Laid did make a very strong point when he said: Should a company declare bankruptcy the bond holders get first dibs on any assets – Laid wants the pensioners to be first in line. He added that some companies declare bankruptcy to get out of their pension obligations.

Laird is absolutely right – pensions are not a corporate asset – pension contributions have to be put into a fund that corporations cannot touch – it isn’t their money.

Wallace pointed to some changes that had been made to the RIF rules that allowed people to take some of their money out at an accelerated rate. He wasn’t on for increases to the Canada Pension Plan which the Conservative government called a tax on business. More cat calls from the audience at this point.

Education – always a warm spot for the CFUW who offer a scholarship every year.

Laird wanted to see free university education. That brought some rather direct comment from the audience which in turn brought the first of the Borovich glares. When Dorothy Borovich directs her very strong gaze on you – you want to duck. She has a Shush that would put a librarian to shame.

Fiorito took basically the same view – universal, state paid university education to those who show merit – if you have the marks – you get in.
Wallace didn’t see it that way. His party believes these are decisions the parents make – the government will provide income tax benefits and some funding but the parents get to make the decisions. The federal government he said would not be creating a national university education program.

Gould didn’t talk about an education program – she wanted to focus on a Day Care program that into which a Liberal government would pump $500 million.

Karina Gould took the room from the very beginning of the evening and while she didn’t shine every time – she was on target most of the time. She was never booed – the others were. Both Wallace and Laird at some point both said they agreed with her.

But when the evening was over and the candidates were doing their summing up – no one really moved the audience – other than the Green Party candidate Vince Fiorito, who spoke with conviction.

There was more – we will cover that in an additional report.

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CineStarz - Showtimes: Week of Friday, October 09, 2015 through Thursday, October 15, 2015

Cinestarz logoCiné-Starz

Upper Canada Place, Burlington, ON
Burlington, ON L7R 4B6


Week of Friday, October 09, 2015 through Thursday, October 15, 2015
The Perfect Guy (14A)
Fri – Mon: 11:30 AM, 9:30
Tue – Thu: 3:00, 5:10, 9:20

The Man from U.N.C.L.E. (PG)
Fri – Mon: 7:20 PM
Tue – Thu: 3:20, 7:10, 9:30

Straight Outta Compton (18A)
Fri: 7:00 PM
Sat – Mon: 7:00, 8:45
Tue – Thu: 7:00 PM

Shaun the Sheep ()
Fri – Mon: 11:20 AM, 1:30, 3:35, 5:15
Tue – Thu: 5:30 PM

Mission: Impossible – Rogue Nation (PG)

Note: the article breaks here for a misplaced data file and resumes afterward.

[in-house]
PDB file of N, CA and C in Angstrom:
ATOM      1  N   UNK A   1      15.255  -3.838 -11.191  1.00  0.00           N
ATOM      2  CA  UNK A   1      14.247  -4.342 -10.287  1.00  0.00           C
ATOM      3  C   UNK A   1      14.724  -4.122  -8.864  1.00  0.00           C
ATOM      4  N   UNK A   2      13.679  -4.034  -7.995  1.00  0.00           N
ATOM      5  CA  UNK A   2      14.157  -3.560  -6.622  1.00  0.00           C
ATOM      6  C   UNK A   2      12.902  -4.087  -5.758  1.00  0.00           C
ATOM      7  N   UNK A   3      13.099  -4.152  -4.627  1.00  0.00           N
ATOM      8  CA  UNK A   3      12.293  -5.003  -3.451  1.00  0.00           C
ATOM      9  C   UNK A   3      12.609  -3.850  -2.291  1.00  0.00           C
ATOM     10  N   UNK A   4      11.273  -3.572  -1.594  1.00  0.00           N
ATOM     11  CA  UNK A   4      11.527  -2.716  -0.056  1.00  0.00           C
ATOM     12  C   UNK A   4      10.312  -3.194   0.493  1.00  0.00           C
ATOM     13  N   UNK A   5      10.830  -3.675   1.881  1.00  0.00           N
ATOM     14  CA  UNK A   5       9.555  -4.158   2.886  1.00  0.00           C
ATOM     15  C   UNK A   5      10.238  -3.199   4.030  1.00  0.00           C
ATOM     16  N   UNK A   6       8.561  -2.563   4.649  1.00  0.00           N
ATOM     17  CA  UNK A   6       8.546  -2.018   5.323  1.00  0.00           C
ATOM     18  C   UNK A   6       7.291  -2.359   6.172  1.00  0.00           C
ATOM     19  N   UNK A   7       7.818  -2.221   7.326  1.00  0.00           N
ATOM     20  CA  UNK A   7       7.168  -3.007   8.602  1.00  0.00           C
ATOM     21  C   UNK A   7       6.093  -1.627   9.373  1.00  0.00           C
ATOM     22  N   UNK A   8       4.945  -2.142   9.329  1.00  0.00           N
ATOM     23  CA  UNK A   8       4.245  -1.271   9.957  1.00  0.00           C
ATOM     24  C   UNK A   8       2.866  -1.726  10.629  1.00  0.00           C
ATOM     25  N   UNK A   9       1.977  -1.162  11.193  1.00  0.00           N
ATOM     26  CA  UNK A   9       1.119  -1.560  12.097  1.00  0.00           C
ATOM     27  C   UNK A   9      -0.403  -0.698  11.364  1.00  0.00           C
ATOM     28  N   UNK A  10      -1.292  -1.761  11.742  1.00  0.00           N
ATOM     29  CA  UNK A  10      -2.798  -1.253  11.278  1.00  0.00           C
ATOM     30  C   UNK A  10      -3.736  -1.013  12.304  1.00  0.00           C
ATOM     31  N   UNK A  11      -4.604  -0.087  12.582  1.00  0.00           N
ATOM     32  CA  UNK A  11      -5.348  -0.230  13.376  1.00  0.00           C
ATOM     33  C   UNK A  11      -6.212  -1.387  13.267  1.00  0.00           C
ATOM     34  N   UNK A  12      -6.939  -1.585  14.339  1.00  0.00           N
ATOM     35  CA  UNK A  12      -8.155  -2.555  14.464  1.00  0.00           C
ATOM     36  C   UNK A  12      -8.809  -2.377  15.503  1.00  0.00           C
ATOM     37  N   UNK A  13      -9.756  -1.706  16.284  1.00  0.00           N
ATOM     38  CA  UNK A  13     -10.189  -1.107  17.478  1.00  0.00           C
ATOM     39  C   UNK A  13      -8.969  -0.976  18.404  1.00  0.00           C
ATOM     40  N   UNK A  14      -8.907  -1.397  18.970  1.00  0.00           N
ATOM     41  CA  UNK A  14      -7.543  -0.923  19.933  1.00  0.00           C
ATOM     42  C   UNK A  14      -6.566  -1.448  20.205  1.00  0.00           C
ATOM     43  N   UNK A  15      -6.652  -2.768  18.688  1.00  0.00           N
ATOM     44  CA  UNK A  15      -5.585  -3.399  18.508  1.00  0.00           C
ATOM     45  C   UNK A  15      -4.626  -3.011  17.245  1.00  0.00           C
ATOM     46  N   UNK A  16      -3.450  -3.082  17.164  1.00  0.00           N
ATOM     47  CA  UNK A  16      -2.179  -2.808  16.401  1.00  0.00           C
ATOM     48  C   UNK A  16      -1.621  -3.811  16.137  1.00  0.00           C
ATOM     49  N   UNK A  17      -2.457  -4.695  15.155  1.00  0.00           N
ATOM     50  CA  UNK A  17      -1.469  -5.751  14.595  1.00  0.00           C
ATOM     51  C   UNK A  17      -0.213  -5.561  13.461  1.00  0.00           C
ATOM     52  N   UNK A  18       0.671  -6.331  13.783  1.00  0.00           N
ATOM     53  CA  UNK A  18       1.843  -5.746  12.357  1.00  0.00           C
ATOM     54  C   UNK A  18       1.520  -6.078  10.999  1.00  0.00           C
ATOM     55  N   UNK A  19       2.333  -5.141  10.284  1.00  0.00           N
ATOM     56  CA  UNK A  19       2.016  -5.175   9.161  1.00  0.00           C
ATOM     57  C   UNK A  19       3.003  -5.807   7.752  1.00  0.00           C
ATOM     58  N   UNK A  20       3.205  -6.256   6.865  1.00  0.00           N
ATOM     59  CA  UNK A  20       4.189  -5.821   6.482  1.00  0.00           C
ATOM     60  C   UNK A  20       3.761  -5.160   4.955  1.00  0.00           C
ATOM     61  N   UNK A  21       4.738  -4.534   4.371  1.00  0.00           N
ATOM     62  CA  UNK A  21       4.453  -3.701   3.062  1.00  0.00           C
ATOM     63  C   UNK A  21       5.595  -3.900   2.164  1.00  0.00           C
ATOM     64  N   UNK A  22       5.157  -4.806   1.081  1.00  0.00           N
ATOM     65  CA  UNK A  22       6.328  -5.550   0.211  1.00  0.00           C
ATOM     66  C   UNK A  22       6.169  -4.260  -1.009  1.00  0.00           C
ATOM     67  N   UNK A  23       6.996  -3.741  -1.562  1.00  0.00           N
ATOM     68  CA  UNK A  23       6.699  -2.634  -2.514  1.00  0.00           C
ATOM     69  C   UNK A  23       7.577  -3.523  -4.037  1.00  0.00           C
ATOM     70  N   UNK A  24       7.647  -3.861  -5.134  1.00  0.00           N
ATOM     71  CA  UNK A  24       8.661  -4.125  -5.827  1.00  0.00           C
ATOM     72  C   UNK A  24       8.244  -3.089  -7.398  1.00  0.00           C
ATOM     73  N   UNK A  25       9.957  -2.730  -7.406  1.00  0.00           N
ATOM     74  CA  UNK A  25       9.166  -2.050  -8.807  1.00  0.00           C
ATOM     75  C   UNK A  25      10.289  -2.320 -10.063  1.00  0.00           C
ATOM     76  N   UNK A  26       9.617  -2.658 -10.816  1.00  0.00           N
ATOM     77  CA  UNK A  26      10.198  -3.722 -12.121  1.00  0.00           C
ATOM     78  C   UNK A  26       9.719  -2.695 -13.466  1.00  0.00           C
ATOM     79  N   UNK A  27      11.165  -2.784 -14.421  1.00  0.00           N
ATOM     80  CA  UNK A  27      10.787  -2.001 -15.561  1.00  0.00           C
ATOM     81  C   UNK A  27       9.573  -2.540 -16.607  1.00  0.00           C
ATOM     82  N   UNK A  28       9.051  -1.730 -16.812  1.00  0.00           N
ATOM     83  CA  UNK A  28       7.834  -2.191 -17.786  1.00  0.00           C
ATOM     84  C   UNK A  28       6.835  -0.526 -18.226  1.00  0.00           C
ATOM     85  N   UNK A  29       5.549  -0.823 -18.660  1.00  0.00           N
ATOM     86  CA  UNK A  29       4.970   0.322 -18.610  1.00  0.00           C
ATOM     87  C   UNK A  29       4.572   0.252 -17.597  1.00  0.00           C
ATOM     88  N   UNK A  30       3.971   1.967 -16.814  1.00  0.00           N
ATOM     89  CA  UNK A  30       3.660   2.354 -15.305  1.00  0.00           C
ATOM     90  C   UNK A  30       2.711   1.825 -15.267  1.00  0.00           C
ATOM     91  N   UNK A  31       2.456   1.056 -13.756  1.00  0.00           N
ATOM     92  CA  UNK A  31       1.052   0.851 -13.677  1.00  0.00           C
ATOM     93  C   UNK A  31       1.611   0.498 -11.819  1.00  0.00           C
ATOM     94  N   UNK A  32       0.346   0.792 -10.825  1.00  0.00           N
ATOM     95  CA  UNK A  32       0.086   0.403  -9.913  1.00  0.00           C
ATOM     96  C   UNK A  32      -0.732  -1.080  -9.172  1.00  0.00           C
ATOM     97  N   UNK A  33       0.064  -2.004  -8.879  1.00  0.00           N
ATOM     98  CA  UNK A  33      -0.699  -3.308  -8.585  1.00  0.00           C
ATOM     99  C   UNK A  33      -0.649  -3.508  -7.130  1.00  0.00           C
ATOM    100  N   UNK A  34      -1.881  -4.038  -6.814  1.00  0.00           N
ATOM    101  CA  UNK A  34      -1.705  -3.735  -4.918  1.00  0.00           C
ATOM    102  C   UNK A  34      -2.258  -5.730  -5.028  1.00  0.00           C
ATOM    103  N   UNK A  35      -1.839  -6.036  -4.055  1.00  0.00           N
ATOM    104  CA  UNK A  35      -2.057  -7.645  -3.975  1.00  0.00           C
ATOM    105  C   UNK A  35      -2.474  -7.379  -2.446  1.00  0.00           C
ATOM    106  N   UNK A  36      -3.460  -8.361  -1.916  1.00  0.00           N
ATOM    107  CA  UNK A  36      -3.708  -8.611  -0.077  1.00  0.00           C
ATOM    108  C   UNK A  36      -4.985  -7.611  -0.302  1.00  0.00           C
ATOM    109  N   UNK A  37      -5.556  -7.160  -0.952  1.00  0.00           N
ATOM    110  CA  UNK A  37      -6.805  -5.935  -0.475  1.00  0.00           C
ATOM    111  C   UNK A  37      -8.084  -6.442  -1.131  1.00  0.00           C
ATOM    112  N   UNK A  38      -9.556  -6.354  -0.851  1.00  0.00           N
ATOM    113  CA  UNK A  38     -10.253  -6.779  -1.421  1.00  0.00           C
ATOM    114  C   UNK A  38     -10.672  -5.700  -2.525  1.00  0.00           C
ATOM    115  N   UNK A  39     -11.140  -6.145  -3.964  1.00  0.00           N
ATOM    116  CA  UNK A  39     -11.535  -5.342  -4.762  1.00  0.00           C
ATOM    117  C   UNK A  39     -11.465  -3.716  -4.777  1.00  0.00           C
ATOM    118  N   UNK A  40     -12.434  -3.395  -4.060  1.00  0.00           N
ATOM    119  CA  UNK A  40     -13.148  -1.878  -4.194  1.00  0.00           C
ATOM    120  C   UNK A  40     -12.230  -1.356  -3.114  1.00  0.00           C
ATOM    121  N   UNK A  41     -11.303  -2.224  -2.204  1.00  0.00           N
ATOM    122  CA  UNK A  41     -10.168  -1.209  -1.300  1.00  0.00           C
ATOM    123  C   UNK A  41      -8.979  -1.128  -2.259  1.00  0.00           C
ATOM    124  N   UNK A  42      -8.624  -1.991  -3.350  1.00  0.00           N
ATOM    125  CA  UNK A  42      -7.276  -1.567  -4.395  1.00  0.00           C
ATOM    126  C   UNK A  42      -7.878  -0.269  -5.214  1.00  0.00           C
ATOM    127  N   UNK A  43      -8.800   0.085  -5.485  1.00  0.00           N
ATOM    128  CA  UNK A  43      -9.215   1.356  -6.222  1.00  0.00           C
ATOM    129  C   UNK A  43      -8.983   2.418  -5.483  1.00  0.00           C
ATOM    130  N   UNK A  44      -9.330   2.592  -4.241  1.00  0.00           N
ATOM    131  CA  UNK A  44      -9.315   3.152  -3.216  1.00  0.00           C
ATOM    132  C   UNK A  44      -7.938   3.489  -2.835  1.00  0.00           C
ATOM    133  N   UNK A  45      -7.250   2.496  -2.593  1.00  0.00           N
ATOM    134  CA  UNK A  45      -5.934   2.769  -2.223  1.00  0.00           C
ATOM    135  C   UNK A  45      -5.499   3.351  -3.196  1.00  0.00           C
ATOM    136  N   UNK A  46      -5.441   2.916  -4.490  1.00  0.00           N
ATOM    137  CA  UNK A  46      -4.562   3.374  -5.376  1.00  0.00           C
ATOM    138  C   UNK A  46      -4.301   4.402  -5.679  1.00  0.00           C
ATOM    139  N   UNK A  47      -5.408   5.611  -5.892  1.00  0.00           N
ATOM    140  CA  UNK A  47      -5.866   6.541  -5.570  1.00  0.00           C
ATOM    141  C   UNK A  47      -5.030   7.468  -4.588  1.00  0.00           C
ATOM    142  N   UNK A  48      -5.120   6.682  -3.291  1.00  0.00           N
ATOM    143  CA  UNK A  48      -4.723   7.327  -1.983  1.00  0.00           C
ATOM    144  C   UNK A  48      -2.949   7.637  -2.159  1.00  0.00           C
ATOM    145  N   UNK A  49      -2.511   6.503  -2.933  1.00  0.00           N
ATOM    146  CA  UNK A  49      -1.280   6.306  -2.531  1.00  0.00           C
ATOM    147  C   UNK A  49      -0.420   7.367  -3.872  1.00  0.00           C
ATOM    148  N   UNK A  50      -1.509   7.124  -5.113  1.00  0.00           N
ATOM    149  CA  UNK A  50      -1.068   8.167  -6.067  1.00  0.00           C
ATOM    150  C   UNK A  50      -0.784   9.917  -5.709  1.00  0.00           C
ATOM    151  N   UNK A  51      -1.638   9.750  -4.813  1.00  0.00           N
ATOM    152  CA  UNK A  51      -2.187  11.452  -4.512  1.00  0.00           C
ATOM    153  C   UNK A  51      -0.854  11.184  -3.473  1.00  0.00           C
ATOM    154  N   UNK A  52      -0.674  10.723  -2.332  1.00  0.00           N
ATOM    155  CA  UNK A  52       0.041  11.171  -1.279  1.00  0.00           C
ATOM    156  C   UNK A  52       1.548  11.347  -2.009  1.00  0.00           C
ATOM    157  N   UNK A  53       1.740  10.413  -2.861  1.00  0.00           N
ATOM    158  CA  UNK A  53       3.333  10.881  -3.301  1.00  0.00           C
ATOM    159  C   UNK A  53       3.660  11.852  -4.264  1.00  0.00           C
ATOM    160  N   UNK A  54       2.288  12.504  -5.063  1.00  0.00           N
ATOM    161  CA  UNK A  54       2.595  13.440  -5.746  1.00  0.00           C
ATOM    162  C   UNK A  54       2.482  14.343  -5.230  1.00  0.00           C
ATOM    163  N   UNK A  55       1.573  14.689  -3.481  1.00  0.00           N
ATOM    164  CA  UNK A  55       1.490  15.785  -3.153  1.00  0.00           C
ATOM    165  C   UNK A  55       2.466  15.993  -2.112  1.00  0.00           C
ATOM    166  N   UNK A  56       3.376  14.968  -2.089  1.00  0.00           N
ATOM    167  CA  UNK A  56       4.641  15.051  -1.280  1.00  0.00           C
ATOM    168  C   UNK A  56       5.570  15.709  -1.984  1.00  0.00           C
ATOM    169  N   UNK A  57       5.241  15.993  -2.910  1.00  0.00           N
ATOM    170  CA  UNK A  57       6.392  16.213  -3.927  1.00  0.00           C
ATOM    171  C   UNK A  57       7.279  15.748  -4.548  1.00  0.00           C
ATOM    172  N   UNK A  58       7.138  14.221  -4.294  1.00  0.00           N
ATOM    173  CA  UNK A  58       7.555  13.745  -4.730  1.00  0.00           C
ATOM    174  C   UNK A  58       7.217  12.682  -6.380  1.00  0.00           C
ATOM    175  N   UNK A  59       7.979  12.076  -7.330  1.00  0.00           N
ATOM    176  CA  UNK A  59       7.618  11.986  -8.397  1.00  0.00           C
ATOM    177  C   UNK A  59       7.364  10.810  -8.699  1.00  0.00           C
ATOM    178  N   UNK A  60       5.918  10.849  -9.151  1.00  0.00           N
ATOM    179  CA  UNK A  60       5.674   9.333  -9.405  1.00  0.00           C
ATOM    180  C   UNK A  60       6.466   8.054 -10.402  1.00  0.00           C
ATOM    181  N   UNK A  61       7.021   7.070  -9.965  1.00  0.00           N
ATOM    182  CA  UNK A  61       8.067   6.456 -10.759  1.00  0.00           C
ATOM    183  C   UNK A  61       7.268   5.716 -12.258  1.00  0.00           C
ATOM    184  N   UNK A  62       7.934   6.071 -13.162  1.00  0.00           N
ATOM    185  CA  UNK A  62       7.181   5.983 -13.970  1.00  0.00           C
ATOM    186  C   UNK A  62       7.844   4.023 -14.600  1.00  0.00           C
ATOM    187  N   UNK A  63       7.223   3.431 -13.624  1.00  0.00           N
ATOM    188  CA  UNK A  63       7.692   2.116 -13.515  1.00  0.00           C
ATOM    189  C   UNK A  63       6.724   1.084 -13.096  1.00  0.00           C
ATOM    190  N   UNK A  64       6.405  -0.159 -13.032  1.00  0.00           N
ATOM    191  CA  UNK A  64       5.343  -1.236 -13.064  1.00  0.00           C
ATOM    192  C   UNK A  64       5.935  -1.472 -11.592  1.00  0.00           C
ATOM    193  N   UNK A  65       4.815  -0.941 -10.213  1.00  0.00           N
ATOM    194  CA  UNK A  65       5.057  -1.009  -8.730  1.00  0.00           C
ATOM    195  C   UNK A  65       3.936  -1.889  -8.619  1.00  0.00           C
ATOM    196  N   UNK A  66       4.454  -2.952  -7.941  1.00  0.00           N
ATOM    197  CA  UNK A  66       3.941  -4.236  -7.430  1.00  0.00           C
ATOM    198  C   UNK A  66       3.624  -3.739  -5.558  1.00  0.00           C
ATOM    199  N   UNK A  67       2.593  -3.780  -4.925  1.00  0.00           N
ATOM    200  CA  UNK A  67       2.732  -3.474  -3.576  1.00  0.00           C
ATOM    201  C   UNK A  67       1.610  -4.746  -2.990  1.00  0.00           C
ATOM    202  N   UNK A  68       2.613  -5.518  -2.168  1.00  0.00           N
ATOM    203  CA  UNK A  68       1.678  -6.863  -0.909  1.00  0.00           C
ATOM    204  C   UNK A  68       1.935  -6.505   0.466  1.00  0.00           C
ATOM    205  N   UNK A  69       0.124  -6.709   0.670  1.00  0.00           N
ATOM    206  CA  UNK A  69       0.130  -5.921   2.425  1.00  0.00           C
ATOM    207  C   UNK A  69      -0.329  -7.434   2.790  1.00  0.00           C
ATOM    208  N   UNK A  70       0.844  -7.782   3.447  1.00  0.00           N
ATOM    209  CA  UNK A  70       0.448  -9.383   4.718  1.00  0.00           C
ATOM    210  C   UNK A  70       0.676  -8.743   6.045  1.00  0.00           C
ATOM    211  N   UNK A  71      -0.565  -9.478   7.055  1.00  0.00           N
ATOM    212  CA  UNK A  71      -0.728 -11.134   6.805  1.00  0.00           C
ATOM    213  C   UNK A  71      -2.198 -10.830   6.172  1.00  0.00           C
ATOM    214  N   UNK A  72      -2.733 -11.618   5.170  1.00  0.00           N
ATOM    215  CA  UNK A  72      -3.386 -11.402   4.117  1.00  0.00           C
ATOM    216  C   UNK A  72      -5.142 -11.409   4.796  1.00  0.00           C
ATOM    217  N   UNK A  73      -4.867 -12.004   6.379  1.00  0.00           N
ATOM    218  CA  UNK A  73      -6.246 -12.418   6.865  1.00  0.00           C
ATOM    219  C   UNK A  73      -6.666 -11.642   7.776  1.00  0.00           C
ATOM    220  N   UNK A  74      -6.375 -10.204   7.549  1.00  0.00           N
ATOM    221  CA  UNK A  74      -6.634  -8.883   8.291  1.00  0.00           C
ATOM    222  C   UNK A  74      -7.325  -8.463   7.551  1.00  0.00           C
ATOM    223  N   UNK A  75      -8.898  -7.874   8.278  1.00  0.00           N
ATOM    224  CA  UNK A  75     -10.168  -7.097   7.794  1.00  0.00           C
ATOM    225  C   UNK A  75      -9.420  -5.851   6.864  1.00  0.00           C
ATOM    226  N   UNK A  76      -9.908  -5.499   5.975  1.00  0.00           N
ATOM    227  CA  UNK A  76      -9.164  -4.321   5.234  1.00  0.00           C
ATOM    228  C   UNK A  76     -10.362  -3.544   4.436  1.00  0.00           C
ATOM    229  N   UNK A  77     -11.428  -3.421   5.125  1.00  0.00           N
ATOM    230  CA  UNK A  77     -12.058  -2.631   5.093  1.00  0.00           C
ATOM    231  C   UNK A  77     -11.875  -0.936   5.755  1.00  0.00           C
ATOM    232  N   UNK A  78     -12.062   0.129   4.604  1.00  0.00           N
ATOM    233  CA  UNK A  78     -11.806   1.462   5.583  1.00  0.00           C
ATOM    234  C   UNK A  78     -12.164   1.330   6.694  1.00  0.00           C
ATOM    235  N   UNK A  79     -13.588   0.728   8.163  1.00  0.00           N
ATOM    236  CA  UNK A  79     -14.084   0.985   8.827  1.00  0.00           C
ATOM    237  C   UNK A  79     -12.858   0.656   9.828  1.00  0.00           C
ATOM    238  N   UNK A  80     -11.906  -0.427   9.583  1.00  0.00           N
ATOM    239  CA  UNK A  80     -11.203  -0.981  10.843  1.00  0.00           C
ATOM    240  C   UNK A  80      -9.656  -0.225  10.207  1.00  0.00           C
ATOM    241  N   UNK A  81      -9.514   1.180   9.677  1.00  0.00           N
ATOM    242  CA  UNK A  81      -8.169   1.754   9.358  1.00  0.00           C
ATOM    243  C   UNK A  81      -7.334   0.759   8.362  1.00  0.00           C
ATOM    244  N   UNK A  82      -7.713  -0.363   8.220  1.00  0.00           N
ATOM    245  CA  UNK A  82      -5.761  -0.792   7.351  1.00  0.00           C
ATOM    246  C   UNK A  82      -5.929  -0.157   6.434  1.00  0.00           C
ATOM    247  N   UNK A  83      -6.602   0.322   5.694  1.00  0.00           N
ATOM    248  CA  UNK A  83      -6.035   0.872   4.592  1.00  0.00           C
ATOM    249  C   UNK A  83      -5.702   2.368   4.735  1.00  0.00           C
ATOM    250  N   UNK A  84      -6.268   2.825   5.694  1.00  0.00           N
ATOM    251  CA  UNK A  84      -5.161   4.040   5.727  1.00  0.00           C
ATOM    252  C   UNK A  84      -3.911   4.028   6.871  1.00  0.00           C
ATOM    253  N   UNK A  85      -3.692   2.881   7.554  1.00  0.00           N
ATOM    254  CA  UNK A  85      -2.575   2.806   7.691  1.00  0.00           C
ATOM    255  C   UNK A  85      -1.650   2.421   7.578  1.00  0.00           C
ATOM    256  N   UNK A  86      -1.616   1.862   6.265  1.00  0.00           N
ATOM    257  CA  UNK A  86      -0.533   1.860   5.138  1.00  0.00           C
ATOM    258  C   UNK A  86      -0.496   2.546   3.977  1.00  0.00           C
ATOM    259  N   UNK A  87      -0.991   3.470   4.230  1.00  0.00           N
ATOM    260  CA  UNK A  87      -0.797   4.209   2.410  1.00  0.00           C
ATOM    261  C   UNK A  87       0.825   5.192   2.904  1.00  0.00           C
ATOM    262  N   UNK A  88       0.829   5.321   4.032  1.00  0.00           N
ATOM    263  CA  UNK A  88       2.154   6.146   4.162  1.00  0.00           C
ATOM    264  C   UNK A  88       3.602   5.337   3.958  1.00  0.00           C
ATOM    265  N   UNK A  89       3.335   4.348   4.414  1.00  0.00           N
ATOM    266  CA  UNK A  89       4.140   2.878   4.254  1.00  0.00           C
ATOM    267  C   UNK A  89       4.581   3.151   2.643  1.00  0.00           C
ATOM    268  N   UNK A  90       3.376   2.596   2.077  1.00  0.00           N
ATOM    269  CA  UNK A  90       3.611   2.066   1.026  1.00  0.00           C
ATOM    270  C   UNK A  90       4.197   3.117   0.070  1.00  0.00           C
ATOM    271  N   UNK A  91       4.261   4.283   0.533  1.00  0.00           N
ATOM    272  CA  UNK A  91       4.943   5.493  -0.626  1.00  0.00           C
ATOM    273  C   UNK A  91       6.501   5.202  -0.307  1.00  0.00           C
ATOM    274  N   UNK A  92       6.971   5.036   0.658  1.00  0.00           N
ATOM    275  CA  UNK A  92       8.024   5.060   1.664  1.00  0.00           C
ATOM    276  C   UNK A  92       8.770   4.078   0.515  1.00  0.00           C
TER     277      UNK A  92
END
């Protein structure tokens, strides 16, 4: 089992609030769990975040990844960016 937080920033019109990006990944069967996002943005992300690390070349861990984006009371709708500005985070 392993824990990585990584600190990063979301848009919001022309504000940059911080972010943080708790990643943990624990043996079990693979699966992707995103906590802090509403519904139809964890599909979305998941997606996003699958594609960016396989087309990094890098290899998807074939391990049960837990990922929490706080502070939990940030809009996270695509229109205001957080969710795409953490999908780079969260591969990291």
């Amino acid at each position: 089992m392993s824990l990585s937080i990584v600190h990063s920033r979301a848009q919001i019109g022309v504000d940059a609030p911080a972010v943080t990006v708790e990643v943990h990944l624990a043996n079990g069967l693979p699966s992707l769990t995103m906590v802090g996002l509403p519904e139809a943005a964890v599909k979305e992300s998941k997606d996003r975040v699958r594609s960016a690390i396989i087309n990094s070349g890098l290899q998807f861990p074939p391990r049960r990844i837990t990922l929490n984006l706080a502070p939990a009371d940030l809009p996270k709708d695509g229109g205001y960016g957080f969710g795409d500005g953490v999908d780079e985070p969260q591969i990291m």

Fri – Mon: 1:10, 5:00, 7:20, 9:40
Tue – Thu: 1:00, 3:15, 5:00, 7:10, 9:15

Pixels (PG)
Fri – Mon: 11:15 AM, 1:15, 3:20

Ant-Man (PG)
Fri – Mon: 1:10, 3:00, 7:20, 9:30
Tue – Thu: 1:00, 3:00, 7:20, 9:30

Mr. Holmes (PG)
Fri – Mon: 11:30 AM, 5:20, 9:40
Tue – Thu: 1:10, 3:10, 5:10, 9:40

Minions (G)
Fri – Mon: 11:20 AM, 1:30, 3:15, 5:15, 7:00
Tue – Thu: 1:15, 5:40, 7:30

Inside Out (G)
Fri – Mon: 11:15 AM, 1:00, 3:20, 5:20
Tue – Thu: 1:00 PM

A Walk in the Woods (14A)
Fri – Mon: 3:15, 5:15, 7:20, 9:20
Tue – Thu: 1:00, 3:00, 5:00, 7:00, 9:00

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The woman in his life spoke in a way that is seldom celebrated so publicly. It was a simple, almost brazen declaration of love for Mikey - recipient of the Diabetes Association volunteer of the year.

News 100 blueBy Pepper Parr

October 5, 2015


It was a small event, scheduled to run for just over half an hour – it ran for an hour and a half. What was billed as a citizen getting an award for volunteer work turned out to be a love story – the story of Janice Connell’s love for her husband “Mikey”.

Swartz small H&S

Michael Frederick Swartz, Canadian Diabetes Association 2015 Volunteer of the year

Michael Frederick Swartz is a tall lanky man who speaks in a bit of a drawl. He is quiet by nature; tends to focus and drill down into the issues before him. He worked in the world of banks and money; his home on Lakeshore Road suggests he has done well financially.

But this love story was not about how well Michael has done; it was about the woman in his life who cares for him in a way that is seldom celebrated so publicly. It was just a simple, almost brazen declaration of love that came through every paragraph of the comments Janice made about the man who was being named the Volunteer of the Year for the Canadian Diabetes Association.

It is hard to tell how often Janice Connell had to roll her husband over when he had become unconscious: Michael is a type 1 diabetic and needs constant care and attention.

Connell family and Mike

Mike Dawson, Ansley Dawson (mike’s youngest daughter and baby Cameron Dawson (our 8week old grandson) Janice Connell, Mike Swartz. Tucked in the centre background Ed McMahon, fellow Habitat for Humanity board member.

Everyone had nice things to say about Michael Swartz – that’s what these events are about. And while the event was to recognize and celebrate Michael Swartz, it was Janice who put the energy into the space and spread the feelings she has for her husband throughout the room.

There isn’t much nonsense to Janice Connell – perky, direct, sometimes too direct, considerate – the kind of person who goes out of her way to help. This reporter experienced that touch on a desolate Christmas Day.